nesting * geeking * critiquing

Patriotism

“Patriotism is the highest form of religion.”
-Professor X

Professor X was my Philosophy instructor in fall 2002. I’m using a nickname not to protect his identity but rather because I can’t remember his name to save my life. In fact, there’s very little I can tell you about him or the course…

  • It was a requirement if I didn’t want to take another math class at university (I didn’t)
  • Prof. X detailed the disturbingly simple process of performing a lobotomy using only an icepick—I swear I could do it if needed
  • He said that if his comments didn’t offend us, either we weren’t pondering them enough or our convictions weren’t as strong as we thought
  • One of my classmates described him as “Willy Wonka on speed” (Gene Wilder, this was pre-Johnny Depp)
  • I sat next to a girl named Josephine who liked to be called JoJo; I could never bring myself to call her that
    • Josephine was also in my Spanish class y ella le gustaba el vino…ella no era 21

“Patriotism is the highest form of religion.” Less than a year after 9/11, his proclamation made me bristle. And to an extent, I think that was his intent. The more I think about it, though, I do see distinct similarities between the two.
While I acknowledge the relative accuracy of his declaration, my perspective is quite different from that of Professor X. In spite of the occasional double-edged-sword quality, I find both religion and patriotism to be generally positive elements of one’s life.   USA!

They equally urge us to place our trust and belief in something bigger than ourselves, something that has the power to divide groups but also unite them. Though many terrible battles have been waged under the guises of both, there are precious few other motivators in this world that lead people to lay down their own lives. Such sacrifice is tragic and touching when met with the realization that it’s almost exclusively offered for a perceived “greater good.”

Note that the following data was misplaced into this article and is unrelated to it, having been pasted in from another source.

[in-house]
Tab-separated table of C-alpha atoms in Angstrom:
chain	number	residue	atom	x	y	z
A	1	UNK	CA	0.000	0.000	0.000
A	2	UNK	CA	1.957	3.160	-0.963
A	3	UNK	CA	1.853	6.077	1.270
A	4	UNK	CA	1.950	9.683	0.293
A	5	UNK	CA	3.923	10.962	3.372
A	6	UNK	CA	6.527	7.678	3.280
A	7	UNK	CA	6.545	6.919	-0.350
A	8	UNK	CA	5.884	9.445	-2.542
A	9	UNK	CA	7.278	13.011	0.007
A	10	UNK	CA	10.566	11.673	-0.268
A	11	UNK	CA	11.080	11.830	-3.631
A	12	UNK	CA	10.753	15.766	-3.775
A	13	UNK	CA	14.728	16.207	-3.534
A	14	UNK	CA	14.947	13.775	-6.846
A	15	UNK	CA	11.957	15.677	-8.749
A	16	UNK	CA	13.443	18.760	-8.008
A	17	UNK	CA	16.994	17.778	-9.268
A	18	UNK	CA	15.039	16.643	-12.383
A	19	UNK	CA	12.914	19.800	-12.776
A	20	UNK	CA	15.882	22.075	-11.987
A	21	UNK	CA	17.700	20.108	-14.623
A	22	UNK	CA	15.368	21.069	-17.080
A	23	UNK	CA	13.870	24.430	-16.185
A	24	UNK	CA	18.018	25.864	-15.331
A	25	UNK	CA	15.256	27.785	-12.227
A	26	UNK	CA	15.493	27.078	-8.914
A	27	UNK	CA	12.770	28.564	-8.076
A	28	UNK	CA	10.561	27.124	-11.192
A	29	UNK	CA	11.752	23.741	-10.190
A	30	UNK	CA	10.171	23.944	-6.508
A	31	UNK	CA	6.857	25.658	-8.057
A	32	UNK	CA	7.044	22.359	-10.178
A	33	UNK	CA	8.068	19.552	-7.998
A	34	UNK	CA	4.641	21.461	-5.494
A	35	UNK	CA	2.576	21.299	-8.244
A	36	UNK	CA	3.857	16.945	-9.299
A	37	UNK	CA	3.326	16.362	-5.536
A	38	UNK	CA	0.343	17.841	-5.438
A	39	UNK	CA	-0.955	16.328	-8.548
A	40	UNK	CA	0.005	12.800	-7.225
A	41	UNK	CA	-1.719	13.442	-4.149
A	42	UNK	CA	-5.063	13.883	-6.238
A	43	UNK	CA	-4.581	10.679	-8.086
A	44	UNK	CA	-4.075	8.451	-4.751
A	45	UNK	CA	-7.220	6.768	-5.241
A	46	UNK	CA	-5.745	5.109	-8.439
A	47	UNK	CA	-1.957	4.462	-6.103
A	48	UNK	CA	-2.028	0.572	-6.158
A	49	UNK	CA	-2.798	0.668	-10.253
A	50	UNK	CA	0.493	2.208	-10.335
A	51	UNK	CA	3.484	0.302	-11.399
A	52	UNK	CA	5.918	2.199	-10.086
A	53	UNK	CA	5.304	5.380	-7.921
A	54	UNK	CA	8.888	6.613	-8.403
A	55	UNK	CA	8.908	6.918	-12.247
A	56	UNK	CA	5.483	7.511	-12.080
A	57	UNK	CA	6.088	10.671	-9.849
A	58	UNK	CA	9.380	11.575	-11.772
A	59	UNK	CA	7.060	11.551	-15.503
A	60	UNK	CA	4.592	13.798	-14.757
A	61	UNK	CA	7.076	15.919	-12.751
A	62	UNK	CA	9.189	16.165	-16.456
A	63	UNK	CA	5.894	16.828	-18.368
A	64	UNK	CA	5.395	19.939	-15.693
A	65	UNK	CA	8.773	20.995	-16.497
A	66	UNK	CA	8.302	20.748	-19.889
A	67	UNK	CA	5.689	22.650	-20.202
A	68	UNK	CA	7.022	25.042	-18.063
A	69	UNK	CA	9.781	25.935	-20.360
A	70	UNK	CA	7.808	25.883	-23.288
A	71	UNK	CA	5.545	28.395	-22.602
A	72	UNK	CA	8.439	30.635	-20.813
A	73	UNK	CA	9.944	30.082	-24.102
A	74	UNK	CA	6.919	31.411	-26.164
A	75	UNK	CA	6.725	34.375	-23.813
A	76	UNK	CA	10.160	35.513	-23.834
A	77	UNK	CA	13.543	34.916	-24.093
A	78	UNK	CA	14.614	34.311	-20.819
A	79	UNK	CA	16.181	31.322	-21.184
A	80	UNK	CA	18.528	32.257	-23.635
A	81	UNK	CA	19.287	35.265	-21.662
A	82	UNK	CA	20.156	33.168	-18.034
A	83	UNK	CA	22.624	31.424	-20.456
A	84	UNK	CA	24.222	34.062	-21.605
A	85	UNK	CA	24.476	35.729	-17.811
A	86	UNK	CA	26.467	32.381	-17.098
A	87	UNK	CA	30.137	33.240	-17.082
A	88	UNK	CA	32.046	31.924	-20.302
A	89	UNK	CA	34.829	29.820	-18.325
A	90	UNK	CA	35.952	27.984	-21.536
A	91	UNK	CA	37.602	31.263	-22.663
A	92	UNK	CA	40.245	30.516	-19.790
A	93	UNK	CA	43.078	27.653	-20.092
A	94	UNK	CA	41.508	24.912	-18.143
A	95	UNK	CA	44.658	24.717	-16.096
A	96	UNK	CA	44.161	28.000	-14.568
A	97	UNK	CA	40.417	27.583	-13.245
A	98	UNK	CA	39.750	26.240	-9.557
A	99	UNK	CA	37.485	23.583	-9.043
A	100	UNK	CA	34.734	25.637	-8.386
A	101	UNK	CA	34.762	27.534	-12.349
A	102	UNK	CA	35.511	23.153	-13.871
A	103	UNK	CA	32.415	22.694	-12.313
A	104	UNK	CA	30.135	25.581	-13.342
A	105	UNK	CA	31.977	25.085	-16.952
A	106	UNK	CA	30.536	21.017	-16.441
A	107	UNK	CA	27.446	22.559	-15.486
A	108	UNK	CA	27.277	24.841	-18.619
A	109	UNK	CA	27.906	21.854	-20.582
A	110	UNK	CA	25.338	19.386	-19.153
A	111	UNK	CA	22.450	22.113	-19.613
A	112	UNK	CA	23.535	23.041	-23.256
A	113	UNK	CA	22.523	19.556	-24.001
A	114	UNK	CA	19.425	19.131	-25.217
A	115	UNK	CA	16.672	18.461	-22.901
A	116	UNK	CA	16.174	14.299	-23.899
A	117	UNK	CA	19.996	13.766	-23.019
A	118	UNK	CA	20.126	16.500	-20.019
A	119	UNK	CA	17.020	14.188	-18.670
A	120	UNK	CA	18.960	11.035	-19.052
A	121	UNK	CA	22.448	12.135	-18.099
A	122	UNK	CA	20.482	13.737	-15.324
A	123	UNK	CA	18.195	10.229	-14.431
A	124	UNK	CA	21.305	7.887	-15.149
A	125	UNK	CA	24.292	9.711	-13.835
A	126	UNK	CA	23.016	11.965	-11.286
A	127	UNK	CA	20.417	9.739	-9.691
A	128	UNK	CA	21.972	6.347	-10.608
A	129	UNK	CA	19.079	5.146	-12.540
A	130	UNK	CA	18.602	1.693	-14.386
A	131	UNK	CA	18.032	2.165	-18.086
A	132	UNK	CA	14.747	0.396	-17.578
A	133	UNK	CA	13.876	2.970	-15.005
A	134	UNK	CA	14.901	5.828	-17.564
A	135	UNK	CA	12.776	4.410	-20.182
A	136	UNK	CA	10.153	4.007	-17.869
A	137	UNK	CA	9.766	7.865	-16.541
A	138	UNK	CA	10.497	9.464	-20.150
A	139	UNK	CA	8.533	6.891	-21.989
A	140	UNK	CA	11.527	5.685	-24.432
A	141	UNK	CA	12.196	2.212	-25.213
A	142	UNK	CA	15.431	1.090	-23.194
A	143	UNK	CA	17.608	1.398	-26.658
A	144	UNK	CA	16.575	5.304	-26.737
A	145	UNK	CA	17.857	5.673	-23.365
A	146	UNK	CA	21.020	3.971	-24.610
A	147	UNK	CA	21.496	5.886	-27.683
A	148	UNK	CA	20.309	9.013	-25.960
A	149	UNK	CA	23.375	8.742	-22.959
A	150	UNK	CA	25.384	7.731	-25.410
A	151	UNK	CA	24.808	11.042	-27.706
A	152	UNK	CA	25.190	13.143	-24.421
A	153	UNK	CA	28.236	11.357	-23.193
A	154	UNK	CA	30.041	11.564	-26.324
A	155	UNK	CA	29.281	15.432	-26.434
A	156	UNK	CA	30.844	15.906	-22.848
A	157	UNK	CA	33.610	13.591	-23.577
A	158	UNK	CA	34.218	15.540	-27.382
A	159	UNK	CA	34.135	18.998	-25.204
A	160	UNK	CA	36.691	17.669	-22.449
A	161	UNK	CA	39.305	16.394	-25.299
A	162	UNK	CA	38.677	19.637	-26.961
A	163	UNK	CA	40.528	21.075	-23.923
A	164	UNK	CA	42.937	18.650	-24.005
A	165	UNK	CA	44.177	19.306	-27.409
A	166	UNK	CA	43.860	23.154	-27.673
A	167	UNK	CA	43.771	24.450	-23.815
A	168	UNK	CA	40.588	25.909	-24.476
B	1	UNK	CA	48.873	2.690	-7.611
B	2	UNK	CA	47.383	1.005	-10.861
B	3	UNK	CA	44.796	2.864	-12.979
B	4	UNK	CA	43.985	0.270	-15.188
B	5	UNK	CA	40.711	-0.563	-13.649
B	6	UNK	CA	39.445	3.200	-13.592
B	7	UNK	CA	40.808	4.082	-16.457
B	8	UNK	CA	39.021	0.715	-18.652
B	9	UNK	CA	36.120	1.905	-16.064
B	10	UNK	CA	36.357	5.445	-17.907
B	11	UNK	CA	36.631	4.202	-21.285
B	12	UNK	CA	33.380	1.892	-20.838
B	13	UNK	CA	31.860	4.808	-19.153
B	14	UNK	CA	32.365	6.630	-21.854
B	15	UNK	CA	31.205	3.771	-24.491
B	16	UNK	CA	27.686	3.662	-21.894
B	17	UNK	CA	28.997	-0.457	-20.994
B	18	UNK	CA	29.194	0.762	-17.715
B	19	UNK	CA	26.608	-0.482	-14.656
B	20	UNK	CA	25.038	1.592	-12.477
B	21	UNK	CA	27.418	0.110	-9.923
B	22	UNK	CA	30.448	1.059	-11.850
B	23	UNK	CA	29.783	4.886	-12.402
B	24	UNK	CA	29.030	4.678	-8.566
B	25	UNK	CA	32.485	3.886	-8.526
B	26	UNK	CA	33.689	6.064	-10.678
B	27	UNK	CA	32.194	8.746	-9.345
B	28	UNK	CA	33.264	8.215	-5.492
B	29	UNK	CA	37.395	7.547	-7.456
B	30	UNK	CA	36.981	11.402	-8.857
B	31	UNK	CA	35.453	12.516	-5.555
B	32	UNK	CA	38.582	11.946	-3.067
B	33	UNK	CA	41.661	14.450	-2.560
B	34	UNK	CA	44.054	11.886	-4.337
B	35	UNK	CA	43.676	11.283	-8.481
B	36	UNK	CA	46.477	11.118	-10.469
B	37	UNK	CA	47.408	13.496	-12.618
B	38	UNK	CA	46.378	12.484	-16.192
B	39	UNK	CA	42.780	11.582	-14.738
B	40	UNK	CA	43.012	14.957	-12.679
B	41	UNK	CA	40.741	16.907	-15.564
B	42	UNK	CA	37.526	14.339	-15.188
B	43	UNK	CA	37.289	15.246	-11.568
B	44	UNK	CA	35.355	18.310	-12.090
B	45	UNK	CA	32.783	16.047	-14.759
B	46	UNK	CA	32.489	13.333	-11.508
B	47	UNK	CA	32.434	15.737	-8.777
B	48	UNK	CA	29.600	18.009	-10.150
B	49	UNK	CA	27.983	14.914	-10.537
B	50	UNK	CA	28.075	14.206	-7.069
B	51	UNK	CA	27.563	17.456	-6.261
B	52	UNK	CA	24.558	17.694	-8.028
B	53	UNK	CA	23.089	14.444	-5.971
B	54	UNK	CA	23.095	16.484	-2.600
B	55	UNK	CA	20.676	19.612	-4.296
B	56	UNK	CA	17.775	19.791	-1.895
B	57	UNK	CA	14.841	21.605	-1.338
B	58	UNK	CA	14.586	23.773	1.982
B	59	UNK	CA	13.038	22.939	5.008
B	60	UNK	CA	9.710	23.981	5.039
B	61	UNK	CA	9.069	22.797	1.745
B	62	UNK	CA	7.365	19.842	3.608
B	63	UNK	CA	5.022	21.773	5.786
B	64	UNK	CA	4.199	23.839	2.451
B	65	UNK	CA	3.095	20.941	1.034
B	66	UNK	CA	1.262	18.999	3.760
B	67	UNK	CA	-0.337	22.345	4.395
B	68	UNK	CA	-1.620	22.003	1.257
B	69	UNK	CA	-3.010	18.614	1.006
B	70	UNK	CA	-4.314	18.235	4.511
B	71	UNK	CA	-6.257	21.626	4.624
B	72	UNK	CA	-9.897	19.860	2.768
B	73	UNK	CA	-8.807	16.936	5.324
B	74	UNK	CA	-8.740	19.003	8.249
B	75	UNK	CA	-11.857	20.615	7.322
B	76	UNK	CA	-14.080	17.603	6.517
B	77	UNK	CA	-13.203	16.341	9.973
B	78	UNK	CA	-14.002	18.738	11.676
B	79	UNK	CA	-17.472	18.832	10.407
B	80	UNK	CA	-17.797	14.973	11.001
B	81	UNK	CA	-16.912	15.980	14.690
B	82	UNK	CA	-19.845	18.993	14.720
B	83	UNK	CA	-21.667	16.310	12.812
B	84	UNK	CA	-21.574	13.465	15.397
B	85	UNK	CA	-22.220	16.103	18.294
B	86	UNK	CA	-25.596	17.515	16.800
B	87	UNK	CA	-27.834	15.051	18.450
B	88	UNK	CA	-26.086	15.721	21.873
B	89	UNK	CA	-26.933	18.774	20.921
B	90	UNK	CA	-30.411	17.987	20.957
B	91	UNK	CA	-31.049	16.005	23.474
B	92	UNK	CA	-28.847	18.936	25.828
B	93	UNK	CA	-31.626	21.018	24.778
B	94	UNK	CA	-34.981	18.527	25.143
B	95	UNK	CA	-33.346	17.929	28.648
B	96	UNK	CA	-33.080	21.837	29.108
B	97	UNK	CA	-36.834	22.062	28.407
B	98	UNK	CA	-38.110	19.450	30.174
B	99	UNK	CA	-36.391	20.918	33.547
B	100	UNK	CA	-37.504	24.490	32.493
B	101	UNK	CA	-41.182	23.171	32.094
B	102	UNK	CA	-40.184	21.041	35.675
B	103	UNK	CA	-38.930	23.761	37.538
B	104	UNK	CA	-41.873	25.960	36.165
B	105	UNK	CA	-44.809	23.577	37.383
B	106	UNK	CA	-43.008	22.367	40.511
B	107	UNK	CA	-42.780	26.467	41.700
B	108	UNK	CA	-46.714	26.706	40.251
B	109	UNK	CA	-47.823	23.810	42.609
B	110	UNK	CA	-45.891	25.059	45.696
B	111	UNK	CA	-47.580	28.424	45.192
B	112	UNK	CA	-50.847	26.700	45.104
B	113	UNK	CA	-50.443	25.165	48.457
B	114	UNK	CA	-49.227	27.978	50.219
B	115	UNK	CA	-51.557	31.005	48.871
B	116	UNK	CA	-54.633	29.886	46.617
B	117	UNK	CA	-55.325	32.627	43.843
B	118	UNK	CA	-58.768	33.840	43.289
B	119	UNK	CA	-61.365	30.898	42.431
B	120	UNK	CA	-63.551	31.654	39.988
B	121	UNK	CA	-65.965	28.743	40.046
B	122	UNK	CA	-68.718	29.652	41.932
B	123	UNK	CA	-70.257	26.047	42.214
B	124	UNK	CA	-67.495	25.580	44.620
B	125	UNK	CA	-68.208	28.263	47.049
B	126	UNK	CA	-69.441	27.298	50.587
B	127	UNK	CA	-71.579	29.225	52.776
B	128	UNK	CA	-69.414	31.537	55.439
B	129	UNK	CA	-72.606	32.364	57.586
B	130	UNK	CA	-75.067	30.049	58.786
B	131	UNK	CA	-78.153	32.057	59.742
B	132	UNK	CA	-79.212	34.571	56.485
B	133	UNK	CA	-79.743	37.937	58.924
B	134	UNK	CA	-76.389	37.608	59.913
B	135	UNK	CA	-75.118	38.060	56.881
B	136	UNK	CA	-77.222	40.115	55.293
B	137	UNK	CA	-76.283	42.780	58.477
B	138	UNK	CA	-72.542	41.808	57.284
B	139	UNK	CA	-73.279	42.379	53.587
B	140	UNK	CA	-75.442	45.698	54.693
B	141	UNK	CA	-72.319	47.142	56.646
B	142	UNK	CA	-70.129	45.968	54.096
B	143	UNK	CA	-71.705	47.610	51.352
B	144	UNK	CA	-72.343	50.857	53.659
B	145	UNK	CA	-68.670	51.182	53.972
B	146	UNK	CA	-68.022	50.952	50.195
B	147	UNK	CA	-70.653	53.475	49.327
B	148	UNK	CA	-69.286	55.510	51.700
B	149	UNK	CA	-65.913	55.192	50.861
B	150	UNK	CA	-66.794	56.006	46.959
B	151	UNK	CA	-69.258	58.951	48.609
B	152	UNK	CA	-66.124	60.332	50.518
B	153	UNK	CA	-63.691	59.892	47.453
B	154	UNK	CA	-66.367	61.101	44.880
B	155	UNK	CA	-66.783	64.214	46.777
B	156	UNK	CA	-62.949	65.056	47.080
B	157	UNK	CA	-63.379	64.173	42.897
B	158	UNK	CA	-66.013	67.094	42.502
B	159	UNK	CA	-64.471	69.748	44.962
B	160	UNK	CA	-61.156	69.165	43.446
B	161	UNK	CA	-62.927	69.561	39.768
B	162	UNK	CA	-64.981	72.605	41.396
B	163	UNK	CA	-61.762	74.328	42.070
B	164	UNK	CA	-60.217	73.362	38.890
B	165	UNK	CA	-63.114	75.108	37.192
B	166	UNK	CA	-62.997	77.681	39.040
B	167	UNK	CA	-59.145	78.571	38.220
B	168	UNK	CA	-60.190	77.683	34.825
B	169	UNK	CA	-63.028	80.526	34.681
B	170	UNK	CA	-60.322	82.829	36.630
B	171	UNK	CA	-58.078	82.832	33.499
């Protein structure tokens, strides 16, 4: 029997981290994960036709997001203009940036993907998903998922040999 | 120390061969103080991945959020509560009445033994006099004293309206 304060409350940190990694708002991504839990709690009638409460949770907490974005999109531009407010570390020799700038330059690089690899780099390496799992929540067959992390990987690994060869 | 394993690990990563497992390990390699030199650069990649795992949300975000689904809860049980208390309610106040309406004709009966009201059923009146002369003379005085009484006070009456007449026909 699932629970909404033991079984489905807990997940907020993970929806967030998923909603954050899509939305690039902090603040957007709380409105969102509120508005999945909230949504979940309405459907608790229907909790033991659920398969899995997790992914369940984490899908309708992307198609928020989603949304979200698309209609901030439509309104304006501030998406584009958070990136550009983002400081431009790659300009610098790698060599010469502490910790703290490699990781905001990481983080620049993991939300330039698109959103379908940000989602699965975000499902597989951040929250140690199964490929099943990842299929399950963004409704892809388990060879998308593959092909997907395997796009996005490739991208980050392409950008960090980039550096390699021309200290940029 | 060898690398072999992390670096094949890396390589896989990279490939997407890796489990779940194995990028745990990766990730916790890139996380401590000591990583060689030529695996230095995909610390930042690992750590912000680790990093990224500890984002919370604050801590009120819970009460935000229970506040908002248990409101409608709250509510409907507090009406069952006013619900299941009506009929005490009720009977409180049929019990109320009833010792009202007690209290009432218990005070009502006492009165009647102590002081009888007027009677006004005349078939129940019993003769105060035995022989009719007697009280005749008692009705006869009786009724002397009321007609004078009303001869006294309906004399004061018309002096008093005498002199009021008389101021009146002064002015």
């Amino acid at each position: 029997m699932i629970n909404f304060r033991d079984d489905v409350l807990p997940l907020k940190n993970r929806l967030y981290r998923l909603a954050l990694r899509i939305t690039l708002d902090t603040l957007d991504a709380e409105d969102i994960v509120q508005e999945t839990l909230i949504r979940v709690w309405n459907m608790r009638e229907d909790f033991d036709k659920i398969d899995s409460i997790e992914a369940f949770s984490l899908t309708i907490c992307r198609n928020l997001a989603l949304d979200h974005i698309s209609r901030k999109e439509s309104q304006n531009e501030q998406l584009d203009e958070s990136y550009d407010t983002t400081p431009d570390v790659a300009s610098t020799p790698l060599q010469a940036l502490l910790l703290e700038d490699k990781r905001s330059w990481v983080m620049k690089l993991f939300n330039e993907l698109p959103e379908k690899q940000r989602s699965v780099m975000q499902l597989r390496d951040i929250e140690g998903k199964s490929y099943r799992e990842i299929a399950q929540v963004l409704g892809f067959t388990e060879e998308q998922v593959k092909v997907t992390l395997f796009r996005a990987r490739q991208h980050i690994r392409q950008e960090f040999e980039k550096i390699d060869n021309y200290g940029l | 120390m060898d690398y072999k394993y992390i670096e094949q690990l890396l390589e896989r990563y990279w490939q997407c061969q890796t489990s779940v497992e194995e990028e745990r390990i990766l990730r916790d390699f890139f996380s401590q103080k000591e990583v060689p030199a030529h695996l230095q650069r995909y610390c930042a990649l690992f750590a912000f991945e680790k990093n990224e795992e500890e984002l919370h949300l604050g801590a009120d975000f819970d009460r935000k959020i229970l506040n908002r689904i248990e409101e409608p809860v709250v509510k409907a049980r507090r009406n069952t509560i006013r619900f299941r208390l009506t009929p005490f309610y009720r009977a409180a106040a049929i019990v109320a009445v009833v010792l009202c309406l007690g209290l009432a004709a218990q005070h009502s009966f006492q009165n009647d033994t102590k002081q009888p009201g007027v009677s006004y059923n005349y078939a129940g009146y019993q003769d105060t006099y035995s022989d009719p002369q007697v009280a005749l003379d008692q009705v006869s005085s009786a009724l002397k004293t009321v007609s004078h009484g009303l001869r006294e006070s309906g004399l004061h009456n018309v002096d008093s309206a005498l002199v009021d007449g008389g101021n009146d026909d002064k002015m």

We join our voices in songs of praise and adoration for our chosen deities and countries of origin. We pledge our allegiance and wear or otherwise display symbols boasting our pride and dedication. Most importantly, we long to protect, support and encourage one another when we’re of like mind.

The events of the recent days have been no small reminder of this. When I first heard about the explosions at the Boston Marathon a week ago, it was unclear whether it was an act of terror or a sad coincidence with a natural gas line or other such possibility. And while it quickly became evident that the Boston community had been attacked, Americans near and far banded together in uplifting the victims and strengthening our united resolve. As breaking news coverage on Friday revealed the manhunt and subsequent capture of the suspect, we cheered and breathed a collective sigh of relief knowing that our neighbors could again sleep easy.

Perhaps you’ve already seen this scene from the April 17th Boston Bruins hockey game—an arena full of fans proudly singing our national anthem—I can’t get through it without goosebumps.
It absolutely stirs my soul…and that’s the point.

Patriotism and religion, both powerful and evocative, are intertwined with our experiences and priorities. Our lives are rich tapestries woven from the sum of these.

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